Since 2005, the contest has been adapted to run in several geographies worldwide, with local IBM teams carefully planning, tweaking, and implementing the contest to most effectively appeal to local students. As of this writing, close to 5,000 students from more than 600 schools worldwide have competed in mainframe contests sponsored by the IBM Academic Initiative System z. With Brazil’s first mainframe contest, the Concurso Mainframe Brasil (www.IBM.com/br/systems/z/concursomainframe/), completing earlier this year, and several more contests kicking off in Europe, Asia and north America in the fall semester, 2007 promises to be the busiest year yet for student mainframe contests. For more information on the 2007 U.S. and Canada master the mainframe Contest, which runs from October 1 through December 28, please visit www.IBM.com/university/contest. This year, for the first time, high school students also are eligible and encouraged to compete.
The worldwide mainframe contests serve as one more drum beat in support of the mainframe Charter, IBM’s long term commitment to the System z platform. In addition to providing innovation and offering value, IBM has pledged through the mainframe Charter to foster a community around the mainframe. The Academic Initiative System z program was created to help foster this community at colleges and universities, in conjunction with mainframe clients seeking students who have backgrounds in enterprise computing and large systems thinking. With the community growing and more schools adding mainframe- oriented concepts and classes to their curricula every semester, the contests provide an easy way for professors to generate some enthusiasm around their courses.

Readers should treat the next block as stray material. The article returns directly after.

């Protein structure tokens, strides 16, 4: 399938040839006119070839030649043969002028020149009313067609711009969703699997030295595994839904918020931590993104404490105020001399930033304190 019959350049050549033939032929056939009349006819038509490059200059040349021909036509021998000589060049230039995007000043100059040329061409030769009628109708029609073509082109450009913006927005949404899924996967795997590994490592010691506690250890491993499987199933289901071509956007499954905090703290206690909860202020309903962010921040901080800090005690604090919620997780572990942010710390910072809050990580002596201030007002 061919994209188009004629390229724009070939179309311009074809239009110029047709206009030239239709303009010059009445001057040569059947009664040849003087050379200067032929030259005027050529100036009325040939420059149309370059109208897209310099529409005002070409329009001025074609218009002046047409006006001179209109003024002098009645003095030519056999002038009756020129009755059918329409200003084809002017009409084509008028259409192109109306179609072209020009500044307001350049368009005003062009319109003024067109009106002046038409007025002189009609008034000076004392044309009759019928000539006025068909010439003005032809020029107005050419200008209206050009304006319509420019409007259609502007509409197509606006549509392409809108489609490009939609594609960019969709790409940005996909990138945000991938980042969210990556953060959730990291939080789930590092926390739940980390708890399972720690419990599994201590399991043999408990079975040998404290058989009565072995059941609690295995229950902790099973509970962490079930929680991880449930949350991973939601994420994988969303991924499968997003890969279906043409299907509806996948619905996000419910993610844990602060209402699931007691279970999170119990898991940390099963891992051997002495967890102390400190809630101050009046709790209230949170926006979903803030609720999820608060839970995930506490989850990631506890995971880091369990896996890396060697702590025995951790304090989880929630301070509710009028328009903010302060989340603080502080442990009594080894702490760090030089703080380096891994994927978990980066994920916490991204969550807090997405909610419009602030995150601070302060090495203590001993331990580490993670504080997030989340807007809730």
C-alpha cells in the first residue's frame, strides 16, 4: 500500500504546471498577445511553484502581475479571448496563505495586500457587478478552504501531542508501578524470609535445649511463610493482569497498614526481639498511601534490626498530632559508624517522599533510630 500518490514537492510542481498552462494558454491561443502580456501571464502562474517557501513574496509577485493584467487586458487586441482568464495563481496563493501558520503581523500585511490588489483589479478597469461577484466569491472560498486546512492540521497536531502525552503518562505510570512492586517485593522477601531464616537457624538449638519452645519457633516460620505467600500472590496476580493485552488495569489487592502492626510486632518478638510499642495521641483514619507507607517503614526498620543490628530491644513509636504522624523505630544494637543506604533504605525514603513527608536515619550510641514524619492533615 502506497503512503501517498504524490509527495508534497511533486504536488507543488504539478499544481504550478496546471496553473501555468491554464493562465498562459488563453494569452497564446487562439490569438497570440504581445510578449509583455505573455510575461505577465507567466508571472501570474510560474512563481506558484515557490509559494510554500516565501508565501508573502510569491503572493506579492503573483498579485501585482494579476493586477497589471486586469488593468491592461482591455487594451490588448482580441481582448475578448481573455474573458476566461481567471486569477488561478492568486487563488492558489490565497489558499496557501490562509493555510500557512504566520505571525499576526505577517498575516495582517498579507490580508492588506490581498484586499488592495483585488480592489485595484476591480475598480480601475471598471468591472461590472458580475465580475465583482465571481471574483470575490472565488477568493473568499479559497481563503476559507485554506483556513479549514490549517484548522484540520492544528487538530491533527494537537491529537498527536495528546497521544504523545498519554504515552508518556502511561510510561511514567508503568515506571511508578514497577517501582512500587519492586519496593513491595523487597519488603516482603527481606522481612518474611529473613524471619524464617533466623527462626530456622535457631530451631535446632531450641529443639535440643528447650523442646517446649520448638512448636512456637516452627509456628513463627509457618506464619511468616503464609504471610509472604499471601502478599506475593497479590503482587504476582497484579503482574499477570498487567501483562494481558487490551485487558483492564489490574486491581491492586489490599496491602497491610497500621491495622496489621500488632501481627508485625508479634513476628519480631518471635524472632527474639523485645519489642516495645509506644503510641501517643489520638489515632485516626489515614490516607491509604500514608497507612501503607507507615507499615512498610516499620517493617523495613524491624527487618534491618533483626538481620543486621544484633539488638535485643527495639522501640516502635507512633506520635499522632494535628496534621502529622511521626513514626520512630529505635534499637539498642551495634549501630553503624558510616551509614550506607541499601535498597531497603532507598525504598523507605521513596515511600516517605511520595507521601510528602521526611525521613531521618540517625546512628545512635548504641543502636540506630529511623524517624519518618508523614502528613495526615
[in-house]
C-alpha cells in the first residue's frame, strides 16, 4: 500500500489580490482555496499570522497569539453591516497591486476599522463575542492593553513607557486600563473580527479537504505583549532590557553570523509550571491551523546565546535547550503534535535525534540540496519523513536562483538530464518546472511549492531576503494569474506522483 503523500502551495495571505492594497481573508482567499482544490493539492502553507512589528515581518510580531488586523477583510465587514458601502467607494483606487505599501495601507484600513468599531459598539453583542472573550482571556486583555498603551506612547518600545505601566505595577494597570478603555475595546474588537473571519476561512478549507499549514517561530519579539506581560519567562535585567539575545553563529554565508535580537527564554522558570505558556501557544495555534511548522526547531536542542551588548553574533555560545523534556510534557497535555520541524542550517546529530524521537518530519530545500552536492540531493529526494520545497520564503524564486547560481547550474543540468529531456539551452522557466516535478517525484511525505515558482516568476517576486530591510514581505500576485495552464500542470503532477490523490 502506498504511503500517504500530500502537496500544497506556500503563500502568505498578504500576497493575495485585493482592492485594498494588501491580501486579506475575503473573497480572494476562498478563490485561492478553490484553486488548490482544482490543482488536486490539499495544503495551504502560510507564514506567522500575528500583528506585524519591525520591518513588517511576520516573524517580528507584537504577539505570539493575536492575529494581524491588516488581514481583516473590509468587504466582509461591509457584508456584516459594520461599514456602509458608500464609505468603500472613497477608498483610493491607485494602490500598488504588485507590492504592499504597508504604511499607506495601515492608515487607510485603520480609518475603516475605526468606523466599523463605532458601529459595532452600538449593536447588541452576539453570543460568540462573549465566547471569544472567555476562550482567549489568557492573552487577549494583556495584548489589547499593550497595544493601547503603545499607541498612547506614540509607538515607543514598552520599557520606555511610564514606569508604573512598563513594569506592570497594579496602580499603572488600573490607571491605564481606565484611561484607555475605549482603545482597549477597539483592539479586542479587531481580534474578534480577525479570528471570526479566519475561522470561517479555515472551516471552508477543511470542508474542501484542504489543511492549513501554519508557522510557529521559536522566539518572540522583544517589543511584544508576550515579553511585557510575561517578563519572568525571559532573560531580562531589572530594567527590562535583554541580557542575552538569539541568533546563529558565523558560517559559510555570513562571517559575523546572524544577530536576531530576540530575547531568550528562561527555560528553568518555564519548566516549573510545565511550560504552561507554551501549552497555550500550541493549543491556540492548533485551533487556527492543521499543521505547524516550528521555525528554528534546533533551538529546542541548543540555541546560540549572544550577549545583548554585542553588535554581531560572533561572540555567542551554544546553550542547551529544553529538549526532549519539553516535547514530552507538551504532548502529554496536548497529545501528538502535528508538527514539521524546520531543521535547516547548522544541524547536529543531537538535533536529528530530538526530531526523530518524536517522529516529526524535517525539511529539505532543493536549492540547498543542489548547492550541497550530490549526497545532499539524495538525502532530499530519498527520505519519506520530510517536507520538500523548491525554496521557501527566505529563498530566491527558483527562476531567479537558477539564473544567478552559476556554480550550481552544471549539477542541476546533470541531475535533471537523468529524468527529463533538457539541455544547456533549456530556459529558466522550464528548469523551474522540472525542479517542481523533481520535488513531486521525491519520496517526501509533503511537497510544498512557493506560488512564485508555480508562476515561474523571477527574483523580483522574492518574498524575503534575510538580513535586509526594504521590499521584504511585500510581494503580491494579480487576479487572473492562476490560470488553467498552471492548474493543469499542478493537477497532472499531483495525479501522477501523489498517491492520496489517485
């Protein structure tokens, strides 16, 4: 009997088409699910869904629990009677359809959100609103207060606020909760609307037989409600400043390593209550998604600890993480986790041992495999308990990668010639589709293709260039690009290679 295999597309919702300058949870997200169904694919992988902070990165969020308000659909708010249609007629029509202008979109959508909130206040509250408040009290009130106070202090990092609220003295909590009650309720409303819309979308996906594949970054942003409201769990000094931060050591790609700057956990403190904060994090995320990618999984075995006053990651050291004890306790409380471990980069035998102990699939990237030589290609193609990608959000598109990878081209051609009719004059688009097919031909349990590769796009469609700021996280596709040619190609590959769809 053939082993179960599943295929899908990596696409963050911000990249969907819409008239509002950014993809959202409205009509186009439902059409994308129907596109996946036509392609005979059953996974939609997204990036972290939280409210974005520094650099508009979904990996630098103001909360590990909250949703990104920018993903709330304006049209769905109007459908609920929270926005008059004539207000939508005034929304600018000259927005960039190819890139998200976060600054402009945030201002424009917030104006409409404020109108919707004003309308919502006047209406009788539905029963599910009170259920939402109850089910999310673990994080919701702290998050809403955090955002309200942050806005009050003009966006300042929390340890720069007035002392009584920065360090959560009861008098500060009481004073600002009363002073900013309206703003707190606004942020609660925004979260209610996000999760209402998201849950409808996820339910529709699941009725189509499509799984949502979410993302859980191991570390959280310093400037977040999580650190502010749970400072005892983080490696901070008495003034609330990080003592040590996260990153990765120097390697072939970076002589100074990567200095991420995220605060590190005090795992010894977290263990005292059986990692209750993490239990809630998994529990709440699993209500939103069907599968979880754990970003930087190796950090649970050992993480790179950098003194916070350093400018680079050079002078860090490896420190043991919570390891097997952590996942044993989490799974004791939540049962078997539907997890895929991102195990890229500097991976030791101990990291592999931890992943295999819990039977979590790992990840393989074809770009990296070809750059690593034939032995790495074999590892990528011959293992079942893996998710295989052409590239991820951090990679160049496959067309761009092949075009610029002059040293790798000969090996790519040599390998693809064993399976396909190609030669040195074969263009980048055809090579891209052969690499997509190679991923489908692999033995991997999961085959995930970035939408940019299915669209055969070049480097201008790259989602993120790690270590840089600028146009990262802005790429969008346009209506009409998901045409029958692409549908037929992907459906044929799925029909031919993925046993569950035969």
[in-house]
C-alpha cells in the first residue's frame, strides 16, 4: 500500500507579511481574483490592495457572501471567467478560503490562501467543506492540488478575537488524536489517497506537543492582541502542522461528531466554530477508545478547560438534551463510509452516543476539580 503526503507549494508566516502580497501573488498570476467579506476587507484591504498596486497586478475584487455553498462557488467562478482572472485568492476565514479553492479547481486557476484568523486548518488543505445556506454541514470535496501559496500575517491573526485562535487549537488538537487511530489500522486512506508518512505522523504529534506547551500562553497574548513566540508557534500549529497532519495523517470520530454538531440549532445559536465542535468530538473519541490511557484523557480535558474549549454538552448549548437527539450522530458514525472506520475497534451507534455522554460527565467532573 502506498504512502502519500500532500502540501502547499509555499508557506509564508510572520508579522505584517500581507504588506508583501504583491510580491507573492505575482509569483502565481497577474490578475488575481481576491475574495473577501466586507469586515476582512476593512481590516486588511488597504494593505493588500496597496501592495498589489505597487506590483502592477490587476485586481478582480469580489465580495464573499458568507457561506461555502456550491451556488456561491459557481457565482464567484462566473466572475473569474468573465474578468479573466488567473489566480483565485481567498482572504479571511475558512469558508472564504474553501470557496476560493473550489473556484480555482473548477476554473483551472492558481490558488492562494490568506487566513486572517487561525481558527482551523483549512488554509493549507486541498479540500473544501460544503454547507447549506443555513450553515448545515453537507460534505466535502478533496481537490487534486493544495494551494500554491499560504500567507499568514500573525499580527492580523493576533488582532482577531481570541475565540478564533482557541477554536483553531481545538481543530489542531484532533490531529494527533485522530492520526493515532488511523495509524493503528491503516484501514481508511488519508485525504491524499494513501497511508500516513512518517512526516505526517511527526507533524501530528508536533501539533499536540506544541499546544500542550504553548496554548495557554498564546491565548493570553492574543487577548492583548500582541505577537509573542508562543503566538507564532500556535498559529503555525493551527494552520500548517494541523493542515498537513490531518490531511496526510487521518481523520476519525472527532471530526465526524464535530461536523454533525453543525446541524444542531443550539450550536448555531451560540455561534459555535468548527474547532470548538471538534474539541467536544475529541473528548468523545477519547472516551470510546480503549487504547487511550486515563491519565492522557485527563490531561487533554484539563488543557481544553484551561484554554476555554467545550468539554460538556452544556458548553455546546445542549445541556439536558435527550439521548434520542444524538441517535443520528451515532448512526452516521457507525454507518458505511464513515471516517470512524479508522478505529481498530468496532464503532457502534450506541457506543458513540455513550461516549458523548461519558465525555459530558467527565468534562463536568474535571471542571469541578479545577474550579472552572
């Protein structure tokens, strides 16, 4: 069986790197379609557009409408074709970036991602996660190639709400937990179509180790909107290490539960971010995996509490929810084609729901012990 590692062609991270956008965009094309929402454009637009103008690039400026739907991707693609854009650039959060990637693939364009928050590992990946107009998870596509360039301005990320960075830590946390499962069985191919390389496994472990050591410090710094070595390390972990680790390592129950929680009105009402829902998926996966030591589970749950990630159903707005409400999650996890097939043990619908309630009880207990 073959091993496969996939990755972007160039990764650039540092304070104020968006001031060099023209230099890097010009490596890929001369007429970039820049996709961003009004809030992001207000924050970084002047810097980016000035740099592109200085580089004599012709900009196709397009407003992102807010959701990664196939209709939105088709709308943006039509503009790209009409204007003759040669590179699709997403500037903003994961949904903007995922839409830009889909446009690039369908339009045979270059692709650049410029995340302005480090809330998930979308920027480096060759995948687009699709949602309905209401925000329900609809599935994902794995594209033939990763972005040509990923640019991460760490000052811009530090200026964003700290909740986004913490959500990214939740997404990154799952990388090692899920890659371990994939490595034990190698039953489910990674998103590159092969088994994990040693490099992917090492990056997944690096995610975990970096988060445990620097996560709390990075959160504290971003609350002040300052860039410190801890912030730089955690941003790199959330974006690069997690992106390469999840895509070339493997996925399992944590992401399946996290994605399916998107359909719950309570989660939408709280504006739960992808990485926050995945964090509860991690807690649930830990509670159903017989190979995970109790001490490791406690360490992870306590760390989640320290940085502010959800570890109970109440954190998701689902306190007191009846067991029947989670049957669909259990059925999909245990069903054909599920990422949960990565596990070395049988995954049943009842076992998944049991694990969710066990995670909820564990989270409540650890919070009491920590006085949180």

A large reason for the success of the mainframe contests is that they are designed to make the experience positive and interesting for the students. While the contest is constantly evolving to keep it fresh for students who enter multiple times, the basic flow runs like this: